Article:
Stop the hate contest: Jacqueline Hudak from Lakewood High School is the overall winner of the 2022 Stop the Hate Youth Speak Out and Youth Sing Out competition. She received a $20,000 scholarship and LHS received a $5,000 grant.

A junior at LHS, Jaqueline was named the grand prize winner of the essay contest. In her essay, she wrote about the importance of body positivity in young girls, saying, “My calling is to help young girls be grateful for all the different jobs their bodies do for them – so that girls are as nice to themselves as they are to others… Discrimination has plagued society for hundreds of years and it comes from the disease of misinformation and lack of education. let us all unite not in fear but in the hope of stopping the hate.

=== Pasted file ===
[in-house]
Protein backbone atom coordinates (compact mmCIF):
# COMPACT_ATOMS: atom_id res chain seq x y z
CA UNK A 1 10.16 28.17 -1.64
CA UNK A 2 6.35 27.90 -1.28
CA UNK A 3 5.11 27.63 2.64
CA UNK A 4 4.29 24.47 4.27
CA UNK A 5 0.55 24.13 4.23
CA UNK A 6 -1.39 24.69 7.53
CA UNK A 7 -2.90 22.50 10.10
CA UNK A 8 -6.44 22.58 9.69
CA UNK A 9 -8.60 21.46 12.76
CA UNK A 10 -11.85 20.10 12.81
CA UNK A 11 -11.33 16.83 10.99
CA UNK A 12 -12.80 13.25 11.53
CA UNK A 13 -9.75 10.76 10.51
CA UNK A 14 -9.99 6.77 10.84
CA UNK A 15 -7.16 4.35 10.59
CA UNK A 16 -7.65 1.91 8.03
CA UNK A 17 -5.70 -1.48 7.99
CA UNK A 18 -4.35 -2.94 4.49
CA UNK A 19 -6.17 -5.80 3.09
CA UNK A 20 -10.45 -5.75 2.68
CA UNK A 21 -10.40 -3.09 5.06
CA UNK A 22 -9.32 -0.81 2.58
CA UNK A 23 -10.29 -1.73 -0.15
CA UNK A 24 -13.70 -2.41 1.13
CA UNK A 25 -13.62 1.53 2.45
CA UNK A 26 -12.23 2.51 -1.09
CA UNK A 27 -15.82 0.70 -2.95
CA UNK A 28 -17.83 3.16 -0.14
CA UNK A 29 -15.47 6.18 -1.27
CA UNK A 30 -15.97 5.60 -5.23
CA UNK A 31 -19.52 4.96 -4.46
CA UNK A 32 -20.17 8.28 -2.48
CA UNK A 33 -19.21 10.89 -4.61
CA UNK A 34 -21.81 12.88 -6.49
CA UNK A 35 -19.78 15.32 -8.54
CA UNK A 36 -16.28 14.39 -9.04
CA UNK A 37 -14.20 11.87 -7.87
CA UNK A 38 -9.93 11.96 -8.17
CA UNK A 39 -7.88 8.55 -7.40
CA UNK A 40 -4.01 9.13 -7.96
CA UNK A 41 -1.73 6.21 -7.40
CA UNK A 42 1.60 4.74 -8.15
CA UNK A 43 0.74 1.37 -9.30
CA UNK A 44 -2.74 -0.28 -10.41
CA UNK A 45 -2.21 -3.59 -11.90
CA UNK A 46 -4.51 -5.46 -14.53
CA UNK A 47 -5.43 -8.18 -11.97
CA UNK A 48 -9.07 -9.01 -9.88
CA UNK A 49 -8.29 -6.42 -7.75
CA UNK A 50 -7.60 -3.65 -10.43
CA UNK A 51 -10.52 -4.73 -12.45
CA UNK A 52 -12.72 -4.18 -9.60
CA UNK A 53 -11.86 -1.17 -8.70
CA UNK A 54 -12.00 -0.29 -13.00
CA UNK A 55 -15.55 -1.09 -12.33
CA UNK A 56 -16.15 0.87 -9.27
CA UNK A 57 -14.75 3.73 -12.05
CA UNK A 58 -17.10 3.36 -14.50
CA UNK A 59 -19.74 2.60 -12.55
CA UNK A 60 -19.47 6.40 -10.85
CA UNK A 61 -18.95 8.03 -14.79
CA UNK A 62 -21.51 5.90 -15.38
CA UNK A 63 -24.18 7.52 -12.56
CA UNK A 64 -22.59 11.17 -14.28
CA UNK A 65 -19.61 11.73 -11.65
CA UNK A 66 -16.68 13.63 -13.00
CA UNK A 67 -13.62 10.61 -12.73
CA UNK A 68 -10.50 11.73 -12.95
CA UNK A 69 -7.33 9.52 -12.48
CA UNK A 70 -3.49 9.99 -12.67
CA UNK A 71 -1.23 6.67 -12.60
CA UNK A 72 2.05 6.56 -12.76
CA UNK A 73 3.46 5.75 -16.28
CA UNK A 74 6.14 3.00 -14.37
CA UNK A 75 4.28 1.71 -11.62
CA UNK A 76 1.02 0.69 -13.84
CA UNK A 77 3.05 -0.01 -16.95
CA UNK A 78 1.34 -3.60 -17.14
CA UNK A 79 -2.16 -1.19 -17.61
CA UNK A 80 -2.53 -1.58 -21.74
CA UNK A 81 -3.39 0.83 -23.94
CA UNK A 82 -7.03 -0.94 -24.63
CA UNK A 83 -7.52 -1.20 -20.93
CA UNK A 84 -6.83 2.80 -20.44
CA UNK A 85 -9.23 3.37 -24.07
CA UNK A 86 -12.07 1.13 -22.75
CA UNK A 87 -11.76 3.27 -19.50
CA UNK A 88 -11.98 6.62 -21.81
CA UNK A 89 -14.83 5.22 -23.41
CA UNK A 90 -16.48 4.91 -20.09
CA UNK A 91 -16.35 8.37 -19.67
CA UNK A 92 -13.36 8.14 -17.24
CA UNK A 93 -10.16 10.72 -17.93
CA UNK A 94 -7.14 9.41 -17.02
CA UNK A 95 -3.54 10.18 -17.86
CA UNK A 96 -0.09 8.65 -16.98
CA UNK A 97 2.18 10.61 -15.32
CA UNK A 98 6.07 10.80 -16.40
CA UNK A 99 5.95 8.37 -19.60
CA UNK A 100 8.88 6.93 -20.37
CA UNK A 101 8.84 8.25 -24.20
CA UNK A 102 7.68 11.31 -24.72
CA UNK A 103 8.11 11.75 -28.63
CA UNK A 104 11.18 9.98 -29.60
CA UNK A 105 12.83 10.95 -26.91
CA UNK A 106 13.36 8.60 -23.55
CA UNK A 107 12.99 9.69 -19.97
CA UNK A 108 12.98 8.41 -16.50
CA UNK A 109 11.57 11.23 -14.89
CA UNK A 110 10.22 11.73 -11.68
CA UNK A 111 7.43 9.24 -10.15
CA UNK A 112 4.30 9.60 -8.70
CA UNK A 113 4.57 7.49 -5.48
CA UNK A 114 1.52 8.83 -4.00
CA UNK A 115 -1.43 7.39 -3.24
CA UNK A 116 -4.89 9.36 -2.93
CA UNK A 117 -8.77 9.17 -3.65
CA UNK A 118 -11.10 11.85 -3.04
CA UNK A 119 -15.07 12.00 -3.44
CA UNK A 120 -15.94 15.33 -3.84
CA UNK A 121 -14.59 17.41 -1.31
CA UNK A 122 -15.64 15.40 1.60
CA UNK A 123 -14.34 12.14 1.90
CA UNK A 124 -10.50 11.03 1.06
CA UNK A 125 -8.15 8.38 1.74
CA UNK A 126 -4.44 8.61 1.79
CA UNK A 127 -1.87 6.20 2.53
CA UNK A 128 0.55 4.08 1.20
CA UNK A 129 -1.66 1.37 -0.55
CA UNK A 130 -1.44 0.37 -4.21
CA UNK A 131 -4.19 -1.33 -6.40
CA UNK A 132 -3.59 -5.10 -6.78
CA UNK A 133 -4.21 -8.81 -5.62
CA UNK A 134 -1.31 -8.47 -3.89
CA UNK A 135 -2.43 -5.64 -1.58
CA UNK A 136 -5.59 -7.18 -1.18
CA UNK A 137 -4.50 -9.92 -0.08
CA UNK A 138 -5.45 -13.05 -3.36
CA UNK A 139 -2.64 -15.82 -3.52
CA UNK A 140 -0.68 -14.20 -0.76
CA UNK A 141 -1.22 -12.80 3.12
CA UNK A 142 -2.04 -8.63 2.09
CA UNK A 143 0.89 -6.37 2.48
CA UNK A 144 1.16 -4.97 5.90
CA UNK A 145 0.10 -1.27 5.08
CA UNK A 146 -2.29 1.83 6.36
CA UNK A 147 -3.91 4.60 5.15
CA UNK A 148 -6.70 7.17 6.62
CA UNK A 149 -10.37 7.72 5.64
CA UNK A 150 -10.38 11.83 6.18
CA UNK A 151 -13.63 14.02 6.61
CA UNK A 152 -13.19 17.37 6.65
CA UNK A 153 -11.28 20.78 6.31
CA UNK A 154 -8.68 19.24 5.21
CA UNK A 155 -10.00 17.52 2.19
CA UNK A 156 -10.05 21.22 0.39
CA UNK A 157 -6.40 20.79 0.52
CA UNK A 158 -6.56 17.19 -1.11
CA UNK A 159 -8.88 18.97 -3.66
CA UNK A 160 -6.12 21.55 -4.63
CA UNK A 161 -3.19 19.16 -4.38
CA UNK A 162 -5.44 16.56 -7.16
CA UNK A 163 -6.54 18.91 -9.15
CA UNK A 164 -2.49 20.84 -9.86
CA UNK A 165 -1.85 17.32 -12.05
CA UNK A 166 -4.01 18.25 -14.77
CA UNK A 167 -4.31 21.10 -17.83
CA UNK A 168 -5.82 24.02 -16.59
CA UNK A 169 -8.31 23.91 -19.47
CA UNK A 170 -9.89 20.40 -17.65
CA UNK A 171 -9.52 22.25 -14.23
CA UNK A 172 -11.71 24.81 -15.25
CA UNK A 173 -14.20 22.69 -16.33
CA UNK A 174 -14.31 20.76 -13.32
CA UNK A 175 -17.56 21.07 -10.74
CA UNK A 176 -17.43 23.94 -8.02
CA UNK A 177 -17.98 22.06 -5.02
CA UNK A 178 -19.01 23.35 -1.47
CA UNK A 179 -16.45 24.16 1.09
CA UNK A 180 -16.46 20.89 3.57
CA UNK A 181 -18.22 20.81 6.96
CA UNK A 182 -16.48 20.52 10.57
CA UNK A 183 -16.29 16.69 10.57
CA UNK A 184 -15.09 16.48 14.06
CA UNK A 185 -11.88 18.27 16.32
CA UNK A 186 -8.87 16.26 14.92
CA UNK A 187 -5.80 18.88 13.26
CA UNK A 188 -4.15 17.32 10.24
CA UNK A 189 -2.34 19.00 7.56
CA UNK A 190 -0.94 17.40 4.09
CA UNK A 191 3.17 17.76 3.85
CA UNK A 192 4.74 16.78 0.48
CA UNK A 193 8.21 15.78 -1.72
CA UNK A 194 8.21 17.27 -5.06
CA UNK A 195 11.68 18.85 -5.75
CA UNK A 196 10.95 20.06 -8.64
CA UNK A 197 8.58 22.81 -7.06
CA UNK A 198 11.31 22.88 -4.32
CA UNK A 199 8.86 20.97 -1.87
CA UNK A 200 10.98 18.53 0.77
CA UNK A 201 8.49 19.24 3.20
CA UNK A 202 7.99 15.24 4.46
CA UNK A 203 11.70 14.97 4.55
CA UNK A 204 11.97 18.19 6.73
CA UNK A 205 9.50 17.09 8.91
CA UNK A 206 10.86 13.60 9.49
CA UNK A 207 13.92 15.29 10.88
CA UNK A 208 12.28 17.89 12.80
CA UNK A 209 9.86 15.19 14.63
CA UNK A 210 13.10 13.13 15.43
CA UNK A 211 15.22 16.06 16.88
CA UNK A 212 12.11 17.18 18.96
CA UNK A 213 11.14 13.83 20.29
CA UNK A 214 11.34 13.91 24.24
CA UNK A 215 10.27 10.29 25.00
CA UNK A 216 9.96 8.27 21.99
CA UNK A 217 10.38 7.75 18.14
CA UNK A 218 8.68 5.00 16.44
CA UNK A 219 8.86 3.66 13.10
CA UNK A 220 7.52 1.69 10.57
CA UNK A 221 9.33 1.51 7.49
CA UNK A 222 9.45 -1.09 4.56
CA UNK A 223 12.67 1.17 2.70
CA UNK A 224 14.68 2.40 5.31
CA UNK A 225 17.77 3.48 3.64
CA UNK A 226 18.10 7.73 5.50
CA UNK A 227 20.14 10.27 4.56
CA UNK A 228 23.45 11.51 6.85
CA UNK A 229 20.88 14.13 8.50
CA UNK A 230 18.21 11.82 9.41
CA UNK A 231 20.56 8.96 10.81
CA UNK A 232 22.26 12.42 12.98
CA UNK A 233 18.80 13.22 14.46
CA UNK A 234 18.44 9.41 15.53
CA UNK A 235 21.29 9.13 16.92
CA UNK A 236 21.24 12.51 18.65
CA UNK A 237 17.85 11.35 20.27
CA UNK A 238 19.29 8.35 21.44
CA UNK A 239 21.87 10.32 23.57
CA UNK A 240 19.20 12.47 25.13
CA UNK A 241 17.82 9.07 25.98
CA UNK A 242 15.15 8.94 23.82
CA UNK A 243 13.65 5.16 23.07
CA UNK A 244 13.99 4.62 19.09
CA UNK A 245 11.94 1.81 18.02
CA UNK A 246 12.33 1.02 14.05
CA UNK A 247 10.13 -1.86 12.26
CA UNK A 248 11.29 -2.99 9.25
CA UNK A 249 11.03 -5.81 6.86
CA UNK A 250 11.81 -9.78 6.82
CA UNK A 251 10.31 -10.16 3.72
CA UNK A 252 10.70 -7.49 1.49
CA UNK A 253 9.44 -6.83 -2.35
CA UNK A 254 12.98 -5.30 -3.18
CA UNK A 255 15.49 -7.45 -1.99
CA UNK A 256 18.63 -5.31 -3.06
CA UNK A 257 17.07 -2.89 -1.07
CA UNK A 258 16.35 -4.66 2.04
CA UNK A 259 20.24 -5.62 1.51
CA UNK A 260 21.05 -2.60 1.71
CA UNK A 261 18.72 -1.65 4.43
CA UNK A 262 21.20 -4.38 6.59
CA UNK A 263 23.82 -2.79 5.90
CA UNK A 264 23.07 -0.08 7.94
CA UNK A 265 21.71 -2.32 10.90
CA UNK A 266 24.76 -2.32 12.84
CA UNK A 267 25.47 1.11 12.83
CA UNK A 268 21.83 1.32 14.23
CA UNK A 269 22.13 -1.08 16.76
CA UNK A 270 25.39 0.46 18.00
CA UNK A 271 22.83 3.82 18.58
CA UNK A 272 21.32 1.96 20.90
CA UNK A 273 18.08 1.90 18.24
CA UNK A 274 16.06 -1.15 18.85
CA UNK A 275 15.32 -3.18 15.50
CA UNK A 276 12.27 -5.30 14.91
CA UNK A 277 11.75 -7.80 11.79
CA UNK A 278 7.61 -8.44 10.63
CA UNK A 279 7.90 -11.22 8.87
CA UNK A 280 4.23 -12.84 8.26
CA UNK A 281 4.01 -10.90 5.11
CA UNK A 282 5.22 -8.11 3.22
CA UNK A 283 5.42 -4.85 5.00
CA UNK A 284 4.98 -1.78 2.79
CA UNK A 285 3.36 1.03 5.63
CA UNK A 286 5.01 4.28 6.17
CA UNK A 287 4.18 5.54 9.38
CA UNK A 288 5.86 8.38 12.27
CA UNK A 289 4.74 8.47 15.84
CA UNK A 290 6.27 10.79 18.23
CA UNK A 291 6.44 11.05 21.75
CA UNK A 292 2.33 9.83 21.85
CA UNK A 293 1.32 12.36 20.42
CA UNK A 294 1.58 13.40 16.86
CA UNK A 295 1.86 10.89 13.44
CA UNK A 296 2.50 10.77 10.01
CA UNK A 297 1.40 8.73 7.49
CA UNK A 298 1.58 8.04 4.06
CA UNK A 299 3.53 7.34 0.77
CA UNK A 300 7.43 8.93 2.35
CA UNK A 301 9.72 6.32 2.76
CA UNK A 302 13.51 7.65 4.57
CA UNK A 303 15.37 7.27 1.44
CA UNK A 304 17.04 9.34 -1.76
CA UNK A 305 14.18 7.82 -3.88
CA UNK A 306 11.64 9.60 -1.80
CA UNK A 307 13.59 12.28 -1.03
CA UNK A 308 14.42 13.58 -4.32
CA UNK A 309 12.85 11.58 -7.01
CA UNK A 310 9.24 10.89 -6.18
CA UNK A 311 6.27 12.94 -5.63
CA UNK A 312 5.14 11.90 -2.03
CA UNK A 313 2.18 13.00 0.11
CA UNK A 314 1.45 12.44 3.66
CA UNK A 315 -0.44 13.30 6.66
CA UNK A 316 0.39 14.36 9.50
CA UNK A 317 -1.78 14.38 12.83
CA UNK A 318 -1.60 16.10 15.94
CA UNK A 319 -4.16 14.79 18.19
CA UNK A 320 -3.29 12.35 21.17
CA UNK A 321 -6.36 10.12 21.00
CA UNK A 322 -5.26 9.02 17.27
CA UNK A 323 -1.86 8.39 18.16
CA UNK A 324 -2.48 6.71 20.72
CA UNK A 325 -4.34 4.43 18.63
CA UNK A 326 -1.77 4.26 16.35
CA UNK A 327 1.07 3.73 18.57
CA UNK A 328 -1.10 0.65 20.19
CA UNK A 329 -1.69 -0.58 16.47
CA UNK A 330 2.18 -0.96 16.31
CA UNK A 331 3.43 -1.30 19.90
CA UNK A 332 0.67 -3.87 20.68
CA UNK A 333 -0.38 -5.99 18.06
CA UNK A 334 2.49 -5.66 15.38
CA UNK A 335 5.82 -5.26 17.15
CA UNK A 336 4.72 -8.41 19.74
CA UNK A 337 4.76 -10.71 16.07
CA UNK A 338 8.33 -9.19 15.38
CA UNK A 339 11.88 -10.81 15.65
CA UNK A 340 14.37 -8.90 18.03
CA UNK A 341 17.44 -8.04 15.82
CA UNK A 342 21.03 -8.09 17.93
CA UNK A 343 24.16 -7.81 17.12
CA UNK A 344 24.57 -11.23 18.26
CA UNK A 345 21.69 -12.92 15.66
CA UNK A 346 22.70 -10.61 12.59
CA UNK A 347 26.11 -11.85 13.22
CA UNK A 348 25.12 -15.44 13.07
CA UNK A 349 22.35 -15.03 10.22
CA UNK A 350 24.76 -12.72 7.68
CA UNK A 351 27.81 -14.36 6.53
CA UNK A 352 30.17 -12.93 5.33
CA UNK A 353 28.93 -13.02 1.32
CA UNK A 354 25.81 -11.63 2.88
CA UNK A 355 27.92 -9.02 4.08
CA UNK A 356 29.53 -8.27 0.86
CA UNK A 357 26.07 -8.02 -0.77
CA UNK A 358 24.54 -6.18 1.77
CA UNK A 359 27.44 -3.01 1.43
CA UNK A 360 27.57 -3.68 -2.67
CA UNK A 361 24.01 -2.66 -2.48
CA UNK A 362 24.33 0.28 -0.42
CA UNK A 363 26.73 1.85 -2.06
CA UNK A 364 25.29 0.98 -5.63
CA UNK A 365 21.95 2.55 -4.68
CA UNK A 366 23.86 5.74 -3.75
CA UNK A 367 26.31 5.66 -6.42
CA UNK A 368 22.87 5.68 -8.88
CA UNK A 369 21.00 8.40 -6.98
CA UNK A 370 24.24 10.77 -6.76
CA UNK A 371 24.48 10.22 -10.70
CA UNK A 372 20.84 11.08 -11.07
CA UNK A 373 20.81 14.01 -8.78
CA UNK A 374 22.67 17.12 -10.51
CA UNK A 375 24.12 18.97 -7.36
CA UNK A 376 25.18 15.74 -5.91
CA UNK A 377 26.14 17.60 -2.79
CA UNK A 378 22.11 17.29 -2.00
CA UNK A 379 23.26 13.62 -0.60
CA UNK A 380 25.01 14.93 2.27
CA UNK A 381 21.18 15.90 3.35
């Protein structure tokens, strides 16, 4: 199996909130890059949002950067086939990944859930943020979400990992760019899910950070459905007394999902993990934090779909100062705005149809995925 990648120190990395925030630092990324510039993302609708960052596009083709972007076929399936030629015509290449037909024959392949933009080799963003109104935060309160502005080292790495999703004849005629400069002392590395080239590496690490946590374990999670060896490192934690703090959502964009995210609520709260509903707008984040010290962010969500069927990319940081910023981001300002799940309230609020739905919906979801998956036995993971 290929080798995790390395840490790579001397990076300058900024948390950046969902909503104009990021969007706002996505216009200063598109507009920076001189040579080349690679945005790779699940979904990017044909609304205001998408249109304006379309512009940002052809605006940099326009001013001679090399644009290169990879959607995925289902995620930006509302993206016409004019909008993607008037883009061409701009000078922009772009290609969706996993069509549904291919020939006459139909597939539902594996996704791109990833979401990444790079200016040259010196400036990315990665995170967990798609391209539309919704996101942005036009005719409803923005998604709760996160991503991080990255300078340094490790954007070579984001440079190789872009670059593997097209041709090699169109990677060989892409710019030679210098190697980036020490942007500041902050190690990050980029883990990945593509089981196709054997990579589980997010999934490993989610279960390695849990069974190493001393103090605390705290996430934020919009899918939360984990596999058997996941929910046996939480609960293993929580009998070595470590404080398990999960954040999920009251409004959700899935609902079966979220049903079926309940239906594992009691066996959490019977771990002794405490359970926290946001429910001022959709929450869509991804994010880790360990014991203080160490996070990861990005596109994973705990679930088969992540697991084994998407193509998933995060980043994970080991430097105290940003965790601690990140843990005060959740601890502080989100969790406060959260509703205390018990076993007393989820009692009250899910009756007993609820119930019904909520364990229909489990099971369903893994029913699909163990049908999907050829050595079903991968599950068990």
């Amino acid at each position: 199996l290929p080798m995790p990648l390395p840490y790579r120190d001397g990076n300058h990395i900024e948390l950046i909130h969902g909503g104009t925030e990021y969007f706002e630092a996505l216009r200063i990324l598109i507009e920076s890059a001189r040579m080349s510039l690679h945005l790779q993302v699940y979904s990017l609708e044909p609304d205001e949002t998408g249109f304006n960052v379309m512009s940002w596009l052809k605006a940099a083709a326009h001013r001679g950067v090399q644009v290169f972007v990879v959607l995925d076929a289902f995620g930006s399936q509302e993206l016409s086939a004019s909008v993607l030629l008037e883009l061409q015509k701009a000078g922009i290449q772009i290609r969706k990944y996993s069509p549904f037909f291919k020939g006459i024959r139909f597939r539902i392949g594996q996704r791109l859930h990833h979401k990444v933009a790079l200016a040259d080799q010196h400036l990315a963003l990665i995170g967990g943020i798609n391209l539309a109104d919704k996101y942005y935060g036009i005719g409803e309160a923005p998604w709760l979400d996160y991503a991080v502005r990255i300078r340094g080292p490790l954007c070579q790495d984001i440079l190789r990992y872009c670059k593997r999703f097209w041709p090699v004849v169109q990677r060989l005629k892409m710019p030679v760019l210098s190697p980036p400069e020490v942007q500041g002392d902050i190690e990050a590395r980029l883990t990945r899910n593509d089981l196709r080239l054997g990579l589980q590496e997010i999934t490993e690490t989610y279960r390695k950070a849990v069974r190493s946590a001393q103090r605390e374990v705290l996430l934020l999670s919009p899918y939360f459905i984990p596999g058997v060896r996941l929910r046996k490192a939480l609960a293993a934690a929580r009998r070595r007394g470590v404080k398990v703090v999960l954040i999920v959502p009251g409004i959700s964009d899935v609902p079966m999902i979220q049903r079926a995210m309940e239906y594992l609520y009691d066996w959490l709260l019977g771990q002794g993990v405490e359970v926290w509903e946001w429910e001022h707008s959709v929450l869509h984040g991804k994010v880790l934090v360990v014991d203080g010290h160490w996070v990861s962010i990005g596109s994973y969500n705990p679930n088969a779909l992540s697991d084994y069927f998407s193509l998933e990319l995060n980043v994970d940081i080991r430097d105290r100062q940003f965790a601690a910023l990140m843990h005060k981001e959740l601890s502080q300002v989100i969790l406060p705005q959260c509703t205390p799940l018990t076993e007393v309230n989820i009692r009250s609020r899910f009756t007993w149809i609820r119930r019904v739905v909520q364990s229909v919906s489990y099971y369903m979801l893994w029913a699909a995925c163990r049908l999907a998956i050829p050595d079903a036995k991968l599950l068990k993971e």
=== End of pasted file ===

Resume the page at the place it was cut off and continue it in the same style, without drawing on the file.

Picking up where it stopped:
Read his full essay and those of all the finalists on maltzmuseum.org/sth.

The 14th annual event was hosted by the Maltz Museum of Jewish Heritage and awards $100,000 in scholarships and prizes to participants from colleges and high schools in northeast Ohio who speak out against prejudice and bigotry through essay writing. and songwriting. The winners were announced on April 13 during a broadcast that was seen by nearly 1,000 people.

In the grades 6-10 category, second place went to Mattia Sturman, grade 6, of Rocky River Middle School.

Newton D. Baker School of Arts in Cleveland’s West Park neighborhood was one of the 2022 Stop the Hate Schools of the Year and Vickie Orozco of Newton D. Baker School of Arts won a $1,000 cash prize in recognition of his personal commitment to anti-bias. Education as one of two Stop the Hate Teachers of the Year.

The competition has two components: Youth Speak Out, essay writing for individual students, and Youth Sing Out, songwriting for classrooms. Both celebrate northeast Ohio upstanders in grades 6-12 who are committed to creating a more tolerant and inclusive society.